Of course, it’s especially important to rehydrate victims aggressively. Oral rehydration salts contain electrolytes that will more effectively aid recovery. These can be purchased commercially or improvised using the following formula:


To one liter of water (2 liters for children), add:

·        6-8 teaspoons of sugar

·        ½-3/4 teaspoons of salt

·        ¼-1/2 teaspoons of salt substitute (used by people who can’t use regular salt. This item has potassium, an important electrolyte, and can be found wherever regular salt is found.)

·        A pinch of baking soda for bicarbonate




vegetables wash

prevent infectious disease with thorough washing

Prevention of dysentery requires understanding of how it’s spread. Transmission often occurs by infected individuals who handle food without washing first or use unsterilized water. Some people may carry the organisms and show no symptoms, at least for a time. As contamination with human feces is a big factor, the medic has to closely supervise the building and use of latrines and other facilities.


Dysentery is just one of the issues that can cause headaches and heartaches for the survival medic. With some knowledge and supplies, you’ll have a better chance to keep your family safe in times of trouble.


Joe Alton, MD


Joe Alton, MD

Fill those holes in your medical storage by checking out Nurse Amy’s entire line of often-imitated, never-equaled kits and supplies at!

Video: Norovirus, the Stomach Flu

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In this video, Joe Alton, MD discusses a recent experience with the stomach flu on a trip to New York. Norovirus is the most common cause of the “stomach flu”, a debilitating and dehydrating intestinal illness that affects millions every year throughout the world. Often caused by contaminated food on cruises, 800 students at a high school in Illinois were recently affected, presumably due to cafeteria issues. Learn more about the norovirus and what to do if you or a loved one comes down with it.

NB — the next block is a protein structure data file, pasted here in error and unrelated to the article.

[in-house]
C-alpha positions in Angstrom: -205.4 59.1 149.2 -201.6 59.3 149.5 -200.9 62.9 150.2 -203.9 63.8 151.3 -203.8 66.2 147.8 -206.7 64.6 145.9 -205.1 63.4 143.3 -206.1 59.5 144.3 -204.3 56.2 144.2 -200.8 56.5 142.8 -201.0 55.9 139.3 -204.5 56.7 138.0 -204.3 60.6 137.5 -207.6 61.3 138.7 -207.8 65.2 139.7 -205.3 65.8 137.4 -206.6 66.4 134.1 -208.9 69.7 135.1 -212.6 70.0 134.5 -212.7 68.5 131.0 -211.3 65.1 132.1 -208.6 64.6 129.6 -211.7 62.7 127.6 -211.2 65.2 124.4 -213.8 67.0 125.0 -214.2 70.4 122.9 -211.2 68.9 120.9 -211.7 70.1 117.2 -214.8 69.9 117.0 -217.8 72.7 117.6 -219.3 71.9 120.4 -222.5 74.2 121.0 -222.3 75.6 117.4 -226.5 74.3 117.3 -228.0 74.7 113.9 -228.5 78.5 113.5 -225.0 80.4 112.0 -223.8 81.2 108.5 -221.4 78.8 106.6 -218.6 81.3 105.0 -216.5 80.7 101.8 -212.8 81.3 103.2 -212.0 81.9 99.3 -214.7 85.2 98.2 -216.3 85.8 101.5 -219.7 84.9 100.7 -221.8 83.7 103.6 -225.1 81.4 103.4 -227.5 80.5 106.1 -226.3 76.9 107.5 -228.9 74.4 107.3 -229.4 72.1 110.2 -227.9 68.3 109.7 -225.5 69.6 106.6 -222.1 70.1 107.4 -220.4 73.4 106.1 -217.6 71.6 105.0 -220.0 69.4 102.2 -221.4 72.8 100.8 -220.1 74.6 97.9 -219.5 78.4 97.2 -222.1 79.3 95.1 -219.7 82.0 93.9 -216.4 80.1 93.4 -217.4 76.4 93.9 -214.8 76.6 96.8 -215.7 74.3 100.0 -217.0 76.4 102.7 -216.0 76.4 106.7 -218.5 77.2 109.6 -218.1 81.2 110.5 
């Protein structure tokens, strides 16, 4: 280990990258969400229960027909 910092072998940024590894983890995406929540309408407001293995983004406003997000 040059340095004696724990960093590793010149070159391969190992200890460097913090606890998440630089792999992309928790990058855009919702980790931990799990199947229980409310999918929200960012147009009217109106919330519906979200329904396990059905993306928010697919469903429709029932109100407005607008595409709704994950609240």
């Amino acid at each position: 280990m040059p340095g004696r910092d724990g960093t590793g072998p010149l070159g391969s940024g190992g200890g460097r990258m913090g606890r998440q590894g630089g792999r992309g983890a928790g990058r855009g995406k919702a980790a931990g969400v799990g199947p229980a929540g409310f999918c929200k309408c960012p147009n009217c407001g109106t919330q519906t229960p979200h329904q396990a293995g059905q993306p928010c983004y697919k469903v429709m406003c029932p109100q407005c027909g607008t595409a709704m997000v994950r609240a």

To watch, click below:

Wishing you the best of health in good times or bad,


Joe Alton, MD


Which Preservation Method Is Best For Which Foods? (Here’s How To Know)

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Which Preservation Method Is Best For What Foods? (Here's How To Know)

Image source: Flickr


I am frequently asked what is the best preservation method for various foods, and the answer is almost always the same: It depends.

The best bet is to be ready and able to do a combination of canning, freezing, dehydrating and root cellaring in order to maximize your efficiency and to end up with the best possible end result for the least effort and cost.

There are pros and cons to each type of food preservation, and which one you choose depends upon the food you are preserving, your own particular needs, your facilities and equipment, and the time you are willing and able to put into it.

The general rule of thumb in food preservation is to shoot for the shortest distance between two points. That is to say, choose the easiest and cheapest way to get the job done in a satisfactory manner. However, there are often additional factors which must be considered.

Let us first look at a few basic facts about each preservation method.


What Is The Best Food Preservation Method? (Here's How To Know)

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The upside of canned food is that it can be stored without the use of electricity, making it versatile for off-grid situations and worry-free for possible power outages. In addition, jars of food can be stored just about anywhere, making storage space less of an issue than with other options. The contents of canned foods are ready immediately without waiting for thawing or rehydrating. Also, many people prefer the taste and texture of canned foods, especially that of meats.

Just 30 Grams Of This Survival Superfood Provides More Nutrition Than An Entire Meal!